EGU: Thursday

A view of the cathedral, which looms up over the streets on my way to the U-bahn.

Start off with a pile of global radiation / global dimming / global brightening, and indeed moisture trends (the best dataset for soil moisture comes from the FSU cos they cared about their wheat fields). A model works better to simulate soil moisture trends (increasing) if dimming taken into account.

Put up my wildly exciting sea-ice and AR4 models poster and browse amongst the others. Bit of a misc morning.

Crucifix: looking at climate sensitivity. LGM climate sens in models do not seem to be related to their CS for 2xCO2. Or for mid-holocene, or for the seasonal cycle. Because the forcing has a different pattern. What wasn’t clear was whether this affects the idea of constraining future CS by LGM bounds. Much ask Julia (or James, if you’re out there).

Krinner: why was Asia ice free in the LGM? 10/15 of PMIP models build up permament snow cover there. Suggestion: because of dust deposition there affecting the albedo. It was much dustier during the LGM, and there is a nice Gobi desert for a source, so this fits, and in his GCM it works.

Quirky poster of the day: “Do geomagnetic variations affect the foliar spiral direction of coconut palms?”. Coconut palms, apparently, grow either left or right hand spirals and this is not genetically determined; it is related to latitude, but better to geomagnetic latitude; and may well relate to earth currents. Curious. Nice to see some science-with-no-obvious-consequences still being done.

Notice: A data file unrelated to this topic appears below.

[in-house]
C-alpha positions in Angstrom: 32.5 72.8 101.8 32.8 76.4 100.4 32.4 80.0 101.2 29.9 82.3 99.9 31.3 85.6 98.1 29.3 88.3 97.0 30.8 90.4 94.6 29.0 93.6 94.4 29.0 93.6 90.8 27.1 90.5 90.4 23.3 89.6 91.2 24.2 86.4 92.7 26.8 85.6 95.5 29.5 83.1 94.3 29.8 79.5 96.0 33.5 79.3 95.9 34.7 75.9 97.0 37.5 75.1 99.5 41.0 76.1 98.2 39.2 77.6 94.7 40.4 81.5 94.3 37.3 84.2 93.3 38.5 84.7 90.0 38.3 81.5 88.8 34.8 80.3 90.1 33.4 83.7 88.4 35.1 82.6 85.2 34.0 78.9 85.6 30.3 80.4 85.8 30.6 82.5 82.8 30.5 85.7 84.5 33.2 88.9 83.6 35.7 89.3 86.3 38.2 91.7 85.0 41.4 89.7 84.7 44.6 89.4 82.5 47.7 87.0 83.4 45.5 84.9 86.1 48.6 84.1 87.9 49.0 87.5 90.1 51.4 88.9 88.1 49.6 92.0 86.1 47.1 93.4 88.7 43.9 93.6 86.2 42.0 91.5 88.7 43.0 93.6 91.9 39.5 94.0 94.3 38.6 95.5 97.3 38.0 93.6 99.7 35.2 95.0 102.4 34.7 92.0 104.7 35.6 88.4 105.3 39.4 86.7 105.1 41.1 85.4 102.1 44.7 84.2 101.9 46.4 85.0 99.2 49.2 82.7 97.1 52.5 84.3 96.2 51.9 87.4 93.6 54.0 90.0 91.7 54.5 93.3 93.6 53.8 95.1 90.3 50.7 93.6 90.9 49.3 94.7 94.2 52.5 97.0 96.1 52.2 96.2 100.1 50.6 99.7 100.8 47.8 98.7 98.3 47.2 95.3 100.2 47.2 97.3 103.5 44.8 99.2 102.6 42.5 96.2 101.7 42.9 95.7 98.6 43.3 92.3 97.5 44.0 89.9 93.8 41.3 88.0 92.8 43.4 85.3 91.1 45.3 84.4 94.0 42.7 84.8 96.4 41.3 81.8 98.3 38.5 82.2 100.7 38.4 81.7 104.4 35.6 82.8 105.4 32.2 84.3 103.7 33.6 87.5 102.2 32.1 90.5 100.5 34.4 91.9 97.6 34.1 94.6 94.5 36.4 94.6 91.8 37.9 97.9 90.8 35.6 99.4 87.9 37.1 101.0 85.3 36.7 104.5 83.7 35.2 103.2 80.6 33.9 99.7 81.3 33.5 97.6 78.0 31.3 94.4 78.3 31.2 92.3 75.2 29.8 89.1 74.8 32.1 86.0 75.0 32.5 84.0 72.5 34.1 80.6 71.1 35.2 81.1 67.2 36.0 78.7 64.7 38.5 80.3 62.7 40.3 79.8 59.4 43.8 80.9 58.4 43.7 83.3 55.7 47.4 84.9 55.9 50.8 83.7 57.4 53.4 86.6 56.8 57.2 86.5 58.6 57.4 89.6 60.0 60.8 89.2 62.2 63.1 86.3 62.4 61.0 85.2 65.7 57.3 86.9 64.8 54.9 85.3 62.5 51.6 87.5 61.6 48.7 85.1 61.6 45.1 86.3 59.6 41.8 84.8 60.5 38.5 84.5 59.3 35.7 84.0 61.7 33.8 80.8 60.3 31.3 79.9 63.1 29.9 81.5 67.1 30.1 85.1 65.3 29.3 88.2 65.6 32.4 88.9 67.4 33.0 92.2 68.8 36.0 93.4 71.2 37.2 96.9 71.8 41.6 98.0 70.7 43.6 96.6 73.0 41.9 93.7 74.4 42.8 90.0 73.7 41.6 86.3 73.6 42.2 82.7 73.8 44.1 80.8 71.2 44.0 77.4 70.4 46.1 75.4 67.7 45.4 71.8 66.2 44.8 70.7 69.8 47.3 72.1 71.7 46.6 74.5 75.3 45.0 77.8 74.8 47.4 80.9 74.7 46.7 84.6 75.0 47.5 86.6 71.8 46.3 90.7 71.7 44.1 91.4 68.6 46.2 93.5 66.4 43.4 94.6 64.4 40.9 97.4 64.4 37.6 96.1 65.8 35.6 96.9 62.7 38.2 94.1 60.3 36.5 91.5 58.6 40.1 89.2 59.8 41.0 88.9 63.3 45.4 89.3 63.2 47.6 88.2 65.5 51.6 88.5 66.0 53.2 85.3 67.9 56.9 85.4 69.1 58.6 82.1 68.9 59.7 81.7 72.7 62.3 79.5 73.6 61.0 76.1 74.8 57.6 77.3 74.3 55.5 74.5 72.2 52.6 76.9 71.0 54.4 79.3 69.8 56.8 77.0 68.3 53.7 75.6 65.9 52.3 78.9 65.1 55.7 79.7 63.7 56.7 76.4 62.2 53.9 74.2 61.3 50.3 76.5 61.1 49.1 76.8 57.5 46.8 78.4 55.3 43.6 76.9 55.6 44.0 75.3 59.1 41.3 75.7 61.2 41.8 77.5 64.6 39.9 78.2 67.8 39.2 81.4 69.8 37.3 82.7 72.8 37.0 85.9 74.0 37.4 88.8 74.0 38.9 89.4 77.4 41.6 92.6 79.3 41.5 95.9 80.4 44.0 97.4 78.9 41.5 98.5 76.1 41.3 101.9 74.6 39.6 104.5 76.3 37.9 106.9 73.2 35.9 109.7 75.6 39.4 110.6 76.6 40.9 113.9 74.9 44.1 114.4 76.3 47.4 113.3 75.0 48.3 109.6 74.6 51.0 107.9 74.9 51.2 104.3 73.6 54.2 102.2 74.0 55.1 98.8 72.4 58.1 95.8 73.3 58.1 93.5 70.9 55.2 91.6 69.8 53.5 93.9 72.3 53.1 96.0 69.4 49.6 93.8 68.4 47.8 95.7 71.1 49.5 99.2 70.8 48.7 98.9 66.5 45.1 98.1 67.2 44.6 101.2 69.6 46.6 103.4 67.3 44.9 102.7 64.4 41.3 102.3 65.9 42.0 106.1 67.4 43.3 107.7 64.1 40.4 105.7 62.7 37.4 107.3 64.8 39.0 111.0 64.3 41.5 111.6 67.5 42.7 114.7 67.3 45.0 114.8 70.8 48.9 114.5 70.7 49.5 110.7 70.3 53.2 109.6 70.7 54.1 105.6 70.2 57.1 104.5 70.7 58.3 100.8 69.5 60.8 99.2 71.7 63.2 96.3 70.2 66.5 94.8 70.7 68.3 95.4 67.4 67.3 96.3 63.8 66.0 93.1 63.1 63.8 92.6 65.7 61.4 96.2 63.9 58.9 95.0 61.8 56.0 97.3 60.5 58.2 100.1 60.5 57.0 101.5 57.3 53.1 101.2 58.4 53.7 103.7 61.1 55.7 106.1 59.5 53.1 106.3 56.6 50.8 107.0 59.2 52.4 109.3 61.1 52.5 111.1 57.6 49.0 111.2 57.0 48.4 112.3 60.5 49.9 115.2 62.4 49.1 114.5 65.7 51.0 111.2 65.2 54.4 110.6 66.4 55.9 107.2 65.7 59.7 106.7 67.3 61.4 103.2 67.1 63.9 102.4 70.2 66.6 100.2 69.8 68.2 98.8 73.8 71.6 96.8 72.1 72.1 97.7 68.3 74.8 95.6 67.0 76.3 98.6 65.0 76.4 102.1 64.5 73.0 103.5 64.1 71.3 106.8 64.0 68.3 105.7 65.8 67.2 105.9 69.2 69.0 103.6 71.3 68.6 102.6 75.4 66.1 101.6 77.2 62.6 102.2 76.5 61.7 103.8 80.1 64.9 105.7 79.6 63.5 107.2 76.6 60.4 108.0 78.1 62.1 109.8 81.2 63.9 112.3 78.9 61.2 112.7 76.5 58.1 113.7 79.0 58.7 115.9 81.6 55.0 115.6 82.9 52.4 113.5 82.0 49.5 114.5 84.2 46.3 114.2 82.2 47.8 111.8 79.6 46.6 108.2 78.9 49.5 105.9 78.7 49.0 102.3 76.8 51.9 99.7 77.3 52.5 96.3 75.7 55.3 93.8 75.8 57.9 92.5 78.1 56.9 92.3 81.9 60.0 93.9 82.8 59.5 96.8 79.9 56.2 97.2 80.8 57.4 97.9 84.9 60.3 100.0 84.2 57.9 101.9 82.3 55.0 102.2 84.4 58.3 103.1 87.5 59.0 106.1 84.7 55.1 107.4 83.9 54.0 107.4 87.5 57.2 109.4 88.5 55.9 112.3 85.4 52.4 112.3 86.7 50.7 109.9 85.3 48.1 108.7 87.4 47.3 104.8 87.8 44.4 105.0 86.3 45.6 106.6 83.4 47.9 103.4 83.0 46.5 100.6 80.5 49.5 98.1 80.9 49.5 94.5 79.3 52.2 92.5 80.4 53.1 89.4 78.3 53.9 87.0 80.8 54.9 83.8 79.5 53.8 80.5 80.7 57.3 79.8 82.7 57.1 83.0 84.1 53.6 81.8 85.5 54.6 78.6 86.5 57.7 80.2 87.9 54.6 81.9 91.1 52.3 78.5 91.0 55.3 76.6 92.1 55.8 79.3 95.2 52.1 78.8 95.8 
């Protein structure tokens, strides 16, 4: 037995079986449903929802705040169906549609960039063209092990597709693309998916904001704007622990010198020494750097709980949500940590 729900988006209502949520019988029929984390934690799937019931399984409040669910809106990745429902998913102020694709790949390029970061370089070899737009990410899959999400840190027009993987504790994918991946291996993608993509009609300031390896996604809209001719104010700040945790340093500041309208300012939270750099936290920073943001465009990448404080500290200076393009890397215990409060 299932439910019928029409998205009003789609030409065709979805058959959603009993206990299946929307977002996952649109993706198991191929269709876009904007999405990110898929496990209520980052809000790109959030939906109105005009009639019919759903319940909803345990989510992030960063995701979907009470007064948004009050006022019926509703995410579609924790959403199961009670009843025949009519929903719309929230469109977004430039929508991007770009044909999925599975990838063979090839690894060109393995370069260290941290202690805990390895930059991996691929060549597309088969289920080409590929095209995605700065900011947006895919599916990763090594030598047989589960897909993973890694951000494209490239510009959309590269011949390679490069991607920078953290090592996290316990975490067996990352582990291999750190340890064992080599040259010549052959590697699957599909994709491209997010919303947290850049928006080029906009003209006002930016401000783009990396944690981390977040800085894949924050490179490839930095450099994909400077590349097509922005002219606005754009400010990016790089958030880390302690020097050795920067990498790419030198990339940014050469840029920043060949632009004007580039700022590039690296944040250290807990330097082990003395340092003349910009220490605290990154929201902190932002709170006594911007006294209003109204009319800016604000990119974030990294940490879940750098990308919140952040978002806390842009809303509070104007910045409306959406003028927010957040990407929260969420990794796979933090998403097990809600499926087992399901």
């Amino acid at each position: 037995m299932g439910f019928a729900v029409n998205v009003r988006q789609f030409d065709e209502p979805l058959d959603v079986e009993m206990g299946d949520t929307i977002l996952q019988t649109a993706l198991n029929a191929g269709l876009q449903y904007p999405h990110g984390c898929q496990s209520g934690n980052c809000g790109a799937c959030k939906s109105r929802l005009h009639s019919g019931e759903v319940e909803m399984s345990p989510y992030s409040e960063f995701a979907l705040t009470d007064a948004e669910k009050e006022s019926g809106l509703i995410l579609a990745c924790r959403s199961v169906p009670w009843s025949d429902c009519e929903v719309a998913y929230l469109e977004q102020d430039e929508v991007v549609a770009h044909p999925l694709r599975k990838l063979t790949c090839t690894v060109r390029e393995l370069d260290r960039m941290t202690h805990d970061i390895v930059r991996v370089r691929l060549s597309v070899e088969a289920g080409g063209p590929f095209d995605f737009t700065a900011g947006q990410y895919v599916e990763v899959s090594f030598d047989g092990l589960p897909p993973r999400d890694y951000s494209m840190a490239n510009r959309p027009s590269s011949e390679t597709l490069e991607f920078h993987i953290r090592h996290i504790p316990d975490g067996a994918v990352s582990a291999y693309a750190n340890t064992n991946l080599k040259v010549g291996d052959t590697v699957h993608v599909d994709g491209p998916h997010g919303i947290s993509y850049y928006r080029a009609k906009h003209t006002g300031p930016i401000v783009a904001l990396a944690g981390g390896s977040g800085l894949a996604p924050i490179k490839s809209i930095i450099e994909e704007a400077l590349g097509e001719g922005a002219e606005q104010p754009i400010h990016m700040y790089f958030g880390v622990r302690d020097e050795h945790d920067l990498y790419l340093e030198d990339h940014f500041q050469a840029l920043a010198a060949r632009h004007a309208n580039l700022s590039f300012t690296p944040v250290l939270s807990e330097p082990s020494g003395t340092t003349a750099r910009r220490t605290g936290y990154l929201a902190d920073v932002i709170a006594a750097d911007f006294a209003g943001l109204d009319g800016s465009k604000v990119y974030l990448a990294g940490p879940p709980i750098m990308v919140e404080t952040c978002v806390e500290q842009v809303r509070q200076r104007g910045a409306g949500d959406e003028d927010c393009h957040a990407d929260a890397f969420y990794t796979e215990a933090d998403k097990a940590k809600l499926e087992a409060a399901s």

Bunk off to the Natural History museum for the afternoon, soon. First…

To Julia Hargreaves talk in the PMIP session. Its intersting stuff, or at least I think it is, because in 12 mins there was not enough time to understand it all. Or evem I fear, the main point; though it still connects to the estimating climate sensitivity, this time using proxies for LGM tropical ocean T and the MIROC gcm. I ask a “rude” question :-) (is your model good enough to be saying anything useful?) to which an ambiguous answer is returned.


  1. #1 Julia Hargreaves

    the main point is that …
    … you ought to use out of sample data that says something meaningful about the thing you are trying to predict in order to validate your estimate.

    [OK, I can go with that - W]

    In answer to your rude question – yes we showed that our prediction for the model isn’t very good, but at least we know that – most other people trying to predict climate don’t do any quantitative validation at all, so they don’t know their predictions are bunk!!!!!



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